The Striking—and Overlooked—Highlights From Michael Cohen’s Intelligence Committee Interviews

His testimony included some new and surprising details that have garnered little attention.

Michael Cohen arrives to testify before the House Intelligence Committee on March 6, 2019.Mandel Ngan/AFP/Getty Images

On Monday, the House Intelligence Committee released transcripts of two private interviews it conducted earlier this year with Michael Cohen. During these sessions, President Donald Trump’s former lawyer and fixer expanded on his public congressional testimony in February, filling in significant details and making some striking claims concerning Trump, his children, and their lawyers. These transcripts made news largely because Cohen maintained that Jay Sekulow, one of Trump’s lawyers, encouraged Cohen to lie to Congress about his efforts in 2016 to broker a deal to develop a Trump tower in Moscow, a claim Sekulow denies. Yet Cohen, who began serving a three-year prison sentence this month, presented other startling allegations, several of which have been mostly overlooked. Here are some of those highlights.

Cohen said Trump pushed him toward perjury

In his interviews with the House Intelligence Committee, Cohen recalled a May 2017 Oval Office meeting with Trump and Jay Sekulow, who would soon join Trump’s legal team. Though Cohen testified publicly that Trump uses “a code” to convey his wishes to subordinates, he told the committee that during this meeting Trump was less than subtle in encouraging him to deceive congressional investigators about the Trump Moscow project. “He goes: ‘Michael, why don’t you just cooperate?'” Cohen told the panel. “‘There’s no Russia, there’s no collusion, there’s no business, there’s no deals, and this is all going to be over.'” Trump and Cohen both knew this was false, Cohen said. Through June 2016, Cohen had kept Trump updated on the Moscow project, an effort that included Trump signing a letter of intent with a Russian company and Cohen seeking support from a top aide of Russian President Vladimir Putin. “And are you telling this committee that you understood him to be telling you indirectly to lie?” Rep. Sean Patrick Maloney (D-N.Y.) asked Cohen during one interview. “Yes,” Cohen replied. And Cohen did that in an August 28, 2017 letter to the House and Senate intelligence committees and in subsequent testimony before the panels, falsely claiming the project fizzled in January 2016 and that he did not recall any Russian government response to his outreach. He later acknowledged those lies in a 2018 guilty plea to making false statements to Congress.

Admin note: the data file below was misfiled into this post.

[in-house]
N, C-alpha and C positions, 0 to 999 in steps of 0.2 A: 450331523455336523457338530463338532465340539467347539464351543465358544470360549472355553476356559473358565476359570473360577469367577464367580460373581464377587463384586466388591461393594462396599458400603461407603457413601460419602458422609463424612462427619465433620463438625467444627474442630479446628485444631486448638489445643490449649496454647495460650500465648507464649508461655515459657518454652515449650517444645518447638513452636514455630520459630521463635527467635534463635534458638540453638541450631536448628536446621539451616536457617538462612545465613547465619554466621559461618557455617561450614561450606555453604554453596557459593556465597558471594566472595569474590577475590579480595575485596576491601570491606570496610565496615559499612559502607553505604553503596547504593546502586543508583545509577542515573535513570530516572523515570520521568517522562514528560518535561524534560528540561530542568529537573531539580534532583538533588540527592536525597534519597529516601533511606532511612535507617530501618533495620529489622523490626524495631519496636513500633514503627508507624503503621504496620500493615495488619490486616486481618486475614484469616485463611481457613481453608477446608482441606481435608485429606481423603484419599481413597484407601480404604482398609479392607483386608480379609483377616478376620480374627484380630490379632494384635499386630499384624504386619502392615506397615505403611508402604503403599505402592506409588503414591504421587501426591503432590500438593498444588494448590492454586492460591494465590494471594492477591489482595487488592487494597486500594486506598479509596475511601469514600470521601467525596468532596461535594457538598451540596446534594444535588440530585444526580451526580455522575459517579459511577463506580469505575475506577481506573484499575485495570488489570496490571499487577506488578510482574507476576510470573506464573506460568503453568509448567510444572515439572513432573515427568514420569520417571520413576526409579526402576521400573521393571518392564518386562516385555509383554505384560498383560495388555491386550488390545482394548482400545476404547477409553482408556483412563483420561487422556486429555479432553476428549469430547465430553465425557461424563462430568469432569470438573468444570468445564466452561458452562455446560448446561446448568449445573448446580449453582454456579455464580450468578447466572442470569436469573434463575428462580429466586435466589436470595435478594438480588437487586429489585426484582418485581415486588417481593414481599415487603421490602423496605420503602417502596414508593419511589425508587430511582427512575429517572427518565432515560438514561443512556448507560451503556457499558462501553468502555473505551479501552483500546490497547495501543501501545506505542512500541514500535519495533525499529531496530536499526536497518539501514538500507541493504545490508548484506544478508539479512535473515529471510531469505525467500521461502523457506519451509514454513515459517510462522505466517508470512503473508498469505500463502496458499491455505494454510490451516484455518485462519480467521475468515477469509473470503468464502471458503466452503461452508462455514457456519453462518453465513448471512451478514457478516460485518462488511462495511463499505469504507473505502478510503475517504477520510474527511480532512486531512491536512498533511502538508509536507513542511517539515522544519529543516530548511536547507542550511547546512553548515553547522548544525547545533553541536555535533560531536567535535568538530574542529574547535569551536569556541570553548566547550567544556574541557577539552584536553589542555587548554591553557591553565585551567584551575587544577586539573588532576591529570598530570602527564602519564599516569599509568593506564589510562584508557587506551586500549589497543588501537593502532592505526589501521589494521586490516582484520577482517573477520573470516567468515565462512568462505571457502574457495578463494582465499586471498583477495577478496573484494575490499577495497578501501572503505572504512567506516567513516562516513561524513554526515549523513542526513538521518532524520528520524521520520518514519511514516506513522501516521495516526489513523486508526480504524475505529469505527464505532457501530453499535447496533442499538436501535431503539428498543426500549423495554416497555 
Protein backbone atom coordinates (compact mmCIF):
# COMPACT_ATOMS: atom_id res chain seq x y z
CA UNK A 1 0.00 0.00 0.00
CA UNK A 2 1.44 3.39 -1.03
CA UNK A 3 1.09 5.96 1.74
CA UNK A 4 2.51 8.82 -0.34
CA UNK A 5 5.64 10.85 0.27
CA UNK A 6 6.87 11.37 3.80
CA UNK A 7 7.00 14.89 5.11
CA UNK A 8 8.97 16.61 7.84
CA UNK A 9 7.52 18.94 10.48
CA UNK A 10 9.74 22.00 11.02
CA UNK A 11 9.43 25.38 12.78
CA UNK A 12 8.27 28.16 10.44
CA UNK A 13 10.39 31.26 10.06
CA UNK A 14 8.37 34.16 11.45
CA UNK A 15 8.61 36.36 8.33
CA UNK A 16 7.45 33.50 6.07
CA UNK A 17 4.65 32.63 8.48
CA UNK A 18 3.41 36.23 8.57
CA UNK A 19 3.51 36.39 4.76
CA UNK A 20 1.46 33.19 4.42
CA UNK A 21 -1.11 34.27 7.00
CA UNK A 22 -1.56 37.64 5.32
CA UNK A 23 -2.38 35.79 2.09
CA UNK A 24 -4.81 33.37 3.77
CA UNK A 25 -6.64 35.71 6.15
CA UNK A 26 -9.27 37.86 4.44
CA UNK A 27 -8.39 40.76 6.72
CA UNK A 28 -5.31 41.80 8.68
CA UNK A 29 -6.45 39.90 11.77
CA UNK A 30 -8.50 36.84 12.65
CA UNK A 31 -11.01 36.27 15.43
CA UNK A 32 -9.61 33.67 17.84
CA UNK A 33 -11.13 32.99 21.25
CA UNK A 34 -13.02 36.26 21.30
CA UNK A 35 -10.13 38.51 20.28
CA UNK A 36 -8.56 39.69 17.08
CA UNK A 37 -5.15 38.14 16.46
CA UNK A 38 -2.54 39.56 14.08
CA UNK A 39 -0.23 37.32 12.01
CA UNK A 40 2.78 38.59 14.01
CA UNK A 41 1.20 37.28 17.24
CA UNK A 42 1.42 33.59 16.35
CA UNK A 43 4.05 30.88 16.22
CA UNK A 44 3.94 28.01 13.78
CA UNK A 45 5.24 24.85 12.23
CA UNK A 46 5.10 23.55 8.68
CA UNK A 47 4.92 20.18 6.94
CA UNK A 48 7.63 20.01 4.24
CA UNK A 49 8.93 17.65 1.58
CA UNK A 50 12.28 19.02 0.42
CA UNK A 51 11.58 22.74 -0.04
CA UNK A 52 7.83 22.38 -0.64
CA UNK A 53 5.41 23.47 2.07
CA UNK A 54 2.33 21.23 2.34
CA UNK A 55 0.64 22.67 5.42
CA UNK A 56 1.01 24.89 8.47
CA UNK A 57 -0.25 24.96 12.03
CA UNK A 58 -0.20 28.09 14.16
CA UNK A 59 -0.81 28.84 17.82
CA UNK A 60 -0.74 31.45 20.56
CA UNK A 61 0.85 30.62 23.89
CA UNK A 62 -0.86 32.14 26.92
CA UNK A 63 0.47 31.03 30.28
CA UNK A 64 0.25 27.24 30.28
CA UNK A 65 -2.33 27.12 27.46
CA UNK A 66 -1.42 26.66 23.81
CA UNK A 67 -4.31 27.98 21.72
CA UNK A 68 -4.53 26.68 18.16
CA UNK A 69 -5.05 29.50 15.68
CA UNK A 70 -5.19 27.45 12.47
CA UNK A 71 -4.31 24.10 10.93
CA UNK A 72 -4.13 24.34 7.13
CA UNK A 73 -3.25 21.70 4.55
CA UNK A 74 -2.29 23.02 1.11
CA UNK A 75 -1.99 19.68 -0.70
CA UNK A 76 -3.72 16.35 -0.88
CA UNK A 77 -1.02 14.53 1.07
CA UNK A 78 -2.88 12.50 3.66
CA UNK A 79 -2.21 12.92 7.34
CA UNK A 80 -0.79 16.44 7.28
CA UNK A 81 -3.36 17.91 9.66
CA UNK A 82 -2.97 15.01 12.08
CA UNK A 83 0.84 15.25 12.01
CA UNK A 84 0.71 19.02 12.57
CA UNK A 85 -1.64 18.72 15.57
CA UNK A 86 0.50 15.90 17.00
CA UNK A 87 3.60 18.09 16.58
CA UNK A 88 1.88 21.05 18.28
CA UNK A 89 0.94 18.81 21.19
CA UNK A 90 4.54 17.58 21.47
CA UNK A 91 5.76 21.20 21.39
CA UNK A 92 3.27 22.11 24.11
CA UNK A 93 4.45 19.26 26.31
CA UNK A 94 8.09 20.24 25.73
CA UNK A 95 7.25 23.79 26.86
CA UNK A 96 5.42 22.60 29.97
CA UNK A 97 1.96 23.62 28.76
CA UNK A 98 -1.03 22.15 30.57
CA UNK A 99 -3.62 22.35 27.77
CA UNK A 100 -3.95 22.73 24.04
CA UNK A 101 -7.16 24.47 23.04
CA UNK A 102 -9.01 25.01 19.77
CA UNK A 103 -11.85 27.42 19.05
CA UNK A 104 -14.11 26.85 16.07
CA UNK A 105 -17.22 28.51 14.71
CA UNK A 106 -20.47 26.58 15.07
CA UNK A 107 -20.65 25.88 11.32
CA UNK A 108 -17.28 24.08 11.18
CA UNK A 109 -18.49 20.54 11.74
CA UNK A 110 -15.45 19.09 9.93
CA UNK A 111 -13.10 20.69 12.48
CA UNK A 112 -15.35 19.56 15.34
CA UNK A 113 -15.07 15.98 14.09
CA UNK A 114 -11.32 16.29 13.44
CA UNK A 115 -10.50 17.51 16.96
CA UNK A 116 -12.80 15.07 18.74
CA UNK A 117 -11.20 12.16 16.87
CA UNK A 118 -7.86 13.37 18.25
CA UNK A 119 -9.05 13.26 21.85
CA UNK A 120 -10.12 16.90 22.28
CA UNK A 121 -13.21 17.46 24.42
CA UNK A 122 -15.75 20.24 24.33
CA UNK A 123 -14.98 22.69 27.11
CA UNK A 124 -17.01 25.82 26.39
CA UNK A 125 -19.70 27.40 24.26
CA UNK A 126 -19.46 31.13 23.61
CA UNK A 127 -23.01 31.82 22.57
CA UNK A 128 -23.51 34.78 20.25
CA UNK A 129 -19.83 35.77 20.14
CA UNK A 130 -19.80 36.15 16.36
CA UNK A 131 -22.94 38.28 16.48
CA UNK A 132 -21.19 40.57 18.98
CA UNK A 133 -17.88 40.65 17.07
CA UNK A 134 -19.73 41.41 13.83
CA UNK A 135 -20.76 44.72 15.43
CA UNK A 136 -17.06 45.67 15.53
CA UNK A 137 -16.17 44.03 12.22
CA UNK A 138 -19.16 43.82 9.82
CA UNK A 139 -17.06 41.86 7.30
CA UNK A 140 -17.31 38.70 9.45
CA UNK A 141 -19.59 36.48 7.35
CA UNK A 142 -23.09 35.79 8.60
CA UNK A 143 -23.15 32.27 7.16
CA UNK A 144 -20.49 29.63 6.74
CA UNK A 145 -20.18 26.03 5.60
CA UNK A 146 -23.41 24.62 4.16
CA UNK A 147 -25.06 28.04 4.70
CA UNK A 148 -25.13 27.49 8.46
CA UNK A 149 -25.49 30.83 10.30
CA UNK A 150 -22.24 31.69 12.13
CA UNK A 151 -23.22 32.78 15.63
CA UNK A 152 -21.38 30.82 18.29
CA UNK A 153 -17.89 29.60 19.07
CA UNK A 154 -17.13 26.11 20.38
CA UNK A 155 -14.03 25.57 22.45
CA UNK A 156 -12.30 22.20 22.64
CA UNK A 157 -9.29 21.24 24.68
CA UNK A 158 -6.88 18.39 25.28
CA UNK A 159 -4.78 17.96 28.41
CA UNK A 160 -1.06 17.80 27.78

Trouble for Trump lawyers?

Cohen told the intelligence committee that Sekulow and Abbe Lowell, who represents Jared Kushner and Ivanka Trump, helped prepare his letter to Congress and had reason to know it included lies. In addition, in edits to a draft of Cohen’s letter to lawmakers in August 2017, Lowell suggested that Cohen make four statements downplaying Ivanka Trump’s involvement in the Trump Moscow project. Three of those were false, Cohen said. For example, Lowell wanted Cohen to say Ivanka was not in “meetings or calls with people putting” the project together. But Cohen told the panel that he had briefed her on the effort and that she had connected him with a Russian who claimed he could help advance the deal. Cohen ultimately did not include these false claims in his 2017 letter and statements to Congress. But Cohen also pointed out that Lowell, Sekulow, and other lawyers representing Trump and his family, also had records of his communications that showed he had continued to pursue the deal until June. That means they had information showing his statements about about the timing of the Trump Moscow venture were bogus, he said. A spokesman for Lowell declined to comment on the record.